This reaction is reversible. The reaction is also an important industrial process and takes place in a lime kiln.
Calcium oxide (lime) is a base and is used by some farmers to spread on fields and neutralise the acidity of the soil. It exhibits properties typical of a base, forming a salt and water when reacting with an acid. For example, with hydrochloric acid:
Large amounts of calcium oxide are converted into calcium hydroxide [Ca(OH)2] which is also called slaked lime.
Manufacture of slaked lime (calcium hydroxide)
Calcium hydroxide is a cheap industrial alkali. It is used in large quantities for:
Calcium hydroxide (slaked lime), a white powder, is made by adding an equal amount of water to calcium oxide (lime). A strongly exothermic reaction (slaking) occurs. If a piece of quicklime in a dish has a few drops of water added to it, nothing will appear to happen for a time. Then water vapour is seen to come off, whilst a hissing sound as the water drops on indicates it is becoming hot. It commences to expand and crack, and finally crumbles to a powder, slaked lime:
A weak solution of calcium hydroxide in water is called limewater. Calcium hydroxide (slaked lime) is mixed with sand to form mortar. Limewater is used to test for carbon dioxide.
On building sites calcium hydroxide, slaked lime, is mixed with sand to give mortar. Mortar is used to hold bricks together. As mortar is exposed to air, it becomes gradually harder as it reacts with carbon dioxide in the air to form calcium carbonate:
Space for Additional Notes on Qualitative Analysis
A Review of the Limestone Topic
Each topic in the Vth Form Chemistry course is divided into a series of 'learning targets'. These are listed below for work on Limestone. For each 'learning target' you should make an assessment of how you are progressing, in terms of increasing your knowledge and developing a clear understanding of the principles. You should assess your progress on a 1 - 3 scale as follows:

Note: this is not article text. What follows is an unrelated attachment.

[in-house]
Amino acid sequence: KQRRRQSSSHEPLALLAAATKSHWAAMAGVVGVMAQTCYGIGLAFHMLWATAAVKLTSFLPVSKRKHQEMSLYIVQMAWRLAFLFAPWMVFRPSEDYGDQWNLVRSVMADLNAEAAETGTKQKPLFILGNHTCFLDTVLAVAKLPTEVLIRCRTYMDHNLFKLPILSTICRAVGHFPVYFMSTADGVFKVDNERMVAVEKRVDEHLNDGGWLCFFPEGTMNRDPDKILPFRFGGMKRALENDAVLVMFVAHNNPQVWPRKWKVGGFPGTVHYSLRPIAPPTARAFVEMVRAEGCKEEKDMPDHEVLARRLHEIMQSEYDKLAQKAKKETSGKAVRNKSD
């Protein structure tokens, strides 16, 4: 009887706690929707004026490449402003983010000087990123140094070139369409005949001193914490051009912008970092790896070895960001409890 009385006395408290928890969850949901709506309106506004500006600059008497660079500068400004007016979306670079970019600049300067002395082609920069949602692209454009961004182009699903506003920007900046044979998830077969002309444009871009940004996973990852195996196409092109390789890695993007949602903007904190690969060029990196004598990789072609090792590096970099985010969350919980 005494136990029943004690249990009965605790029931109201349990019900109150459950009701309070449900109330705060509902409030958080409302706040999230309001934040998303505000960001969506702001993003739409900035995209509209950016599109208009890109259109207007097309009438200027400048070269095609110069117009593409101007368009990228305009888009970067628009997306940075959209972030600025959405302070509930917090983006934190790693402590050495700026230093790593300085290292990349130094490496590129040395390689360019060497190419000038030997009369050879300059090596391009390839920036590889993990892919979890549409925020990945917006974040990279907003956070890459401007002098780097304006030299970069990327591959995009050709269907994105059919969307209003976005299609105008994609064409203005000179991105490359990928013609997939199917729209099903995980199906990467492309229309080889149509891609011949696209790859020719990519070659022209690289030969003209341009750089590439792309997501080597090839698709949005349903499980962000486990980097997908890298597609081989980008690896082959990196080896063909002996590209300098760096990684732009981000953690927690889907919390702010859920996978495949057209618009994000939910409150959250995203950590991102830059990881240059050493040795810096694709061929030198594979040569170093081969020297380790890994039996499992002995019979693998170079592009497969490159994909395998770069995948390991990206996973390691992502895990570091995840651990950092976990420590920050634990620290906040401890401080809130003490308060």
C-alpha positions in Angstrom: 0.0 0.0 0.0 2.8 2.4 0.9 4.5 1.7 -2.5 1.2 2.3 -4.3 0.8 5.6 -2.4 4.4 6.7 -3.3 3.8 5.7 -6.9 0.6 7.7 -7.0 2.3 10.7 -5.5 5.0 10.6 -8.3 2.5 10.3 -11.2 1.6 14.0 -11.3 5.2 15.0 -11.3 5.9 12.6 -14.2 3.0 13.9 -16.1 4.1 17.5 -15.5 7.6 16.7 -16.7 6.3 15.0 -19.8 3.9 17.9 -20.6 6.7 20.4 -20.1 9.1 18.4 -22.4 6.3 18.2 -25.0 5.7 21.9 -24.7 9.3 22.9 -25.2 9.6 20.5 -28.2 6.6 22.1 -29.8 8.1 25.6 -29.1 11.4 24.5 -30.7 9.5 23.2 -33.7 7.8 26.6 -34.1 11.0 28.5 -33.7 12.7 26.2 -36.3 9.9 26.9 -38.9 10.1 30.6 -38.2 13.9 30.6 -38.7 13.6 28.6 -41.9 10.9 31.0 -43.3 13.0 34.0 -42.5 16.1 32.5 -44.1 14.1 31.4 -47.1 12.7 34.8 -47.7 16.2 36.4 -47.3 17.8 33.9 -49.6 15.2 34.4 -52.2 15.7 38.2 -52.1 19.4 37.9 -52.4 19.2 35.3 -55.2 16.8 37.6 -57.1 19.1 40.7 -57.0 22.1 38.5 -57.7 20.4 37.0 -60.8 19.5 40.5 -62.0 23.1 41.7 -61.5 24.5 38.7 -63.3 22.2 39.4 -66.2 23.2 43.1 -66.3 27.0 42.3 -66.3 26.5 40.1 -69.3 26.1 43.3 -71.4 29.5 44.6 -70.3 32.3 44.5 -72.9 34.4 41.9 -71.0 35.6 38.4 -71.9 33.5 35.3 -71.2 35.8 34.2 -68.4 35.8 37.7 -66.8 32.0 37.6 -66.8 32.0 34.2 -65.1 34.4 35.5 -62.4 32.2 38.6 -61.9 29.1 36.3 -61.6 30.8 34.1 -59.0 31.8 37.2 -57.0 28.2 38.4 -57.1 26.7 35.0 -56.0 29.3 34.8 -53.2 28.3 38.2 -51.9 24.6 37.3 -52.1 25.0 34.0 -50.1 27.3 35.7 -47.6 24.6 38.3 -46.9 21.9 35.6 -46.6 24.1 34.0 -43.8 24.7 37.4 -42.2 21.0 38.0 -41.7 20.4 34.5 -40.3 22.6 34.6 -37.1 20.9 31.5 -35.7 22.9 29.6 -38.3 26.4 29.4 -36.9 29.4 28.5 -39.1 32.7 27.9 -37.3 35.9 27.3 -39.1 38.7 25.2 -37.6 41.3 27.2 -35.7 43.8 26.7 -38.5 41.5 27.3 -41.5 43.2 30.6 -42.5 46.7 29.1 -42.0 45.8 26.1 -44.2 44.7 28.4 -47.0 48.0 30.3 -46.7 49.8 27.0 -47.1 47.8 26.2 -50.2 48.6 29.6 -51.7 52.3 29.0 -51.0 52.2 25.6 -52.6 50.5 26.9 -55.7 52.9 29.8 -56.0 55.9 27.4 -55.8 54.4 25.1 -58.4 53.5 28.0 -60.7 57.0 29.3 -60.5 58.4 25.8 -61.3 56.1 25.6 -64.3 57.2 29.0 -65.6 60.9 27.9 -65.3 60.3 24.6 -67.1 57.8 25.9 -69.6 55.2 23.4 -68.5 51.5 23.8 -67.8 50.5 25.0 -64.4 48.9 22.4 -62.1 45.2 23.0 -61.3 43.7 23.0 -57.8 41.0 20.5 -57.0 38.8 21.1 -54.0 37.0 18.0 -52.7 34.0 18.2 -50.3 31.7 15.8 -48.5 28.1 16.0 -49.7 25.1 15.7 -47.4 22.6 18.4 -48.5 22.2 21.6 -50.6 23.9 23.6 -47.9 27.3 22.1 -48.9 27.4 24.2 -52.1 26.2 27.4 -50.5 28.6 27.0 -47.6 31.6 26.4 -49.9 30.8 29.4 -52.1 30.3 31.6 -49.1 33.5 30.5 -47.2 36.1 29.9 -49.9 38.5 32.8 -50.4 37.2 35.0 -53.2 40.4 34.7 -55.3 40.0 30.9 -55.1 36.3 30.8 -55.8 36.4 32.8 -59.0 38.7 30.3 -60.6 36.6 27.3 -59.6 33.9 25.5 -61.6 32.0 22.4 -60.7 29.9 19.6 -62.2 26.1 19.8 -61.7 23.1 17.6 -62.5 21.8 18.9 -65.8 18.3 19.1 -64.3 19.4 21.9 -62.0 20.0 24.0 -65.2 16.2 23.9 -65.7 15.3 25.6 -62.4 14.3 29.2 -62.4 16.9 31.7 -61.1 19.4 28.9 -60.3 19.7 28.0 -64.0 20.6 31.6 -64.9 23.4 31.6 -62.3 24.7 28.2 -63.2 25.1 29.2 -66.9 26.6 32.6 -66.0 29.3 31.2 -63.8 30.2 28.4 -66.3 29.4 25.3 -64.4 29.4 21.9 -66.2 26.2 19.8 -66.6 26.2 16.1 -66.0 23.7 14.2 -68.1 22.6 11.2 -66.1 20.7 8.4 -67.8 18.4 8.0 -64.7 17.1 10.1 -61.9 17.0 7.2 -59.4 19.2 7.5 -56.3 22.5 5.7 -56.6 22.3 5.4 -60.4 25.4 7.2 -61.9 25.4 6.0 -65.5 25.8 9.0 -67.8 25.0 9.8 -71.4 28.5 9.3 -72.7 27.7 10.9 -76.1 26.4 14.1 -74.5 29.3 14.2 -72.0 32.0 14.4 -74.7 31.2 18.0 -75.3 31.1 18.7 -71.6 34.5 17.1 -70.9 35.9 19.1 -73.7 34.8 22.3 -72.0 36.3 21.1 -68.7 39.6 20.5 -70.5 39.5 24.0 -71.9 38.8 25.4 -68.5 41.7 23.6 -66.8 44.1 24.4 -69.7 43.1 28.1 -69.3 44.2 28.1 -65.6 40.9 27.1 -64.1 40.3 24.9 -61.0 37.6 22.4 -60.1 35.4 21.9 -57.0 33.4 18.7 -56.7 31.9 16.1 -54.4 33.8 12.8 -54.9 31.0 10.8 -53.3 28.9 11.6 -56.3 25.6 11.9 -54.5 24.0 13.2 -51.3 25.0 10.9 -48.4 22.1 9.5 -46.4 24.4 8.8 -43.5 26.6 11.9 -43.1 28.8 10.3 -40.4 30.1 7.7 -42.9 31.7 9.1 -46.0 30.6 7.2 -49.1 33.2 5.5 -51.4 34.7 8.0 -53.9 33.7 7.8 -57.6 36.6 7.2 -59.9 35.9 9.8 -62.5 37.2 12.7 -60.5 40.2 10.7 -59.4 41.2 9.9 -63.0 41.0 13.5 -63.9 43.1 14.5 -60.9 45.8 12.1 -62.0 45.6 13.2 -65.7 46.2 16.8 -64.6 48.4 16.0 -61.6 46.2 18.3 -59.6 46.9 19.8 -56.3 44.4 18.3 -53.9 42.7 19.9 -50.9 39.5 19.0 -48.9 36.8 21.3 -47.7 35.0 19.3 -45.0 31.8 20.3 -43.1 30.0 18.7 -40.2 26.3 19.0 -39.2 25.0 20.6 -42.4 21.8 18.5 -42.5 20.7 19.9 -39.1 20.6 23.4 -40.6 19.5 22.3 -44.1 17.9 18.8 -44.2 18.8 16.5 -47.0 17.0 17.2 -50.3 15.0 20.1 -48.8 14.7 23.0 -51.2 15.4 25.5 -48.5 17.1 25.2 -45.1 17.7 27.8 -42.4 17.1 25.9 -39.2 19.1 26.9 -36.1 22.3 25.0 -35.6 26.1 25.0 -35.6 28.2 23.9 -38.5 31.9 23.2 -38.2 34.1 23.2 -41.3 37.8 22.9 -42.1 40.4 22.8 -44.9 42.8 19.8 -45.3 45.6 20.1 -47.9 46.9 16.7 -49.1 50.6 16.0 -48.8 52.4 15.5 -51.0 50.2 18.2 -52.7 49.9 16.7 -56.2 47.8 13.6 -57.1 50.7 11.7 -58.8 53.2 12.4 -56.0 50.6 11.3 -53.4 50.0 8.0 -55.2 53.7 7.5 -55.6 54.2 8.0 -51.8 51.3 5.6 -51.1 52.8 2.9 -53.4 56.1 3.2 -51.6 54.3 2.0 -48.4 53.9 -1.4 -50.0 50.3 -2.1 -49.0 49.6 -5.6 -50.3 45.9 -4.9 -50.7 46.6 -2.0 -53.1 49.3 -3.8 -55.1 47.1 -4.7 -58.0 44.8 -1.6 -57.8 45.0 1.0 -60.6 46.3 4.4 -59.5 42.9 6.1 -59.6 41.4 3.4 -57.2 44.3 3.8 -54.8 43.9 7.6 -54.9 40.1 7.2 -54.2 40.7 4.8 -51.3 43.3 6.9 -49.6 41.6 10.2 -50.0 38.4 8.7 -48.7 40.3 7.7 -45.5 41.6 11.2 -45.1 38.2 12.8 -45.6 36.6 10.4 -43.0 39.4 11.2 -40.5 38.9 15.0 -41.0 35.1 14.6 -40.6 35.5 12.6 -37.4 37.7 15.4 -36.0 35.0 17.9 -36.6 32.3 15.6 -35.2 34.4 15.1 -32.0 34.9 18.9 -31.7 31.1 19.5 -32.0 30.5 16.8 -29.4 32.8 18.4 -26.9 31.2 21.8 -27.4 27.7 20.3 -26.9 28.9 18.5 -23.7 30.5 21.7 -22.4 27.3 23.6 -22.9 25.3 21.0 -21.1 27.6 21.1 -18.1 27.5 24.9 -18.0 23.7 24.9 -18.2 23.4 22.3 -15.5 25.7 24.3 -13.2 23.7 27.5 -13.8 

1= I feel confident about this aspect of the work and I am encountering few problems.
2= I am making reasonable progress, but I have encountered a few difficulties and feel that I need to go over these particular areas again.
3= I am finding this aspect of the topic difficult.
Remember, be fair to yourself - be honest!!
a) I appreciate that limestone, chalk and marble are naturally-occurring forms of
b) I can describe the decomposition of calcium carbonate on heating to produce
calcium oxide and carbon dioxide and know that this is an important industrial
c) I can recall that calcium carbonate is used in the manufacture of glass, cement
d) I can describe the effect of water on calcium oxide and I appreciate that the solution
produced (limewater) is alkaline
e) I can recognise the difference between a solution and a suspension
f) I understand why calcium oxide and calcium hydroxide are used to neutralise soil
acidity and that a salt is formed in the reaction
Ideally, all of your responses will be 1. However, this is rarely the case first time through! If you have written a 2 anywhere, you may wish to read through your notes again or look at the relevant page in your text book. If you have written 3 as a response to any of the questions, see me for further help. Alternatively, you may wish to attend the Chemistry Surgery which takes place in the Chemistry Department during Pursuits Periods (Mondays and Fridays, 2.00- 2.45pm). A member of the department will be on hand to sort out your difficulties.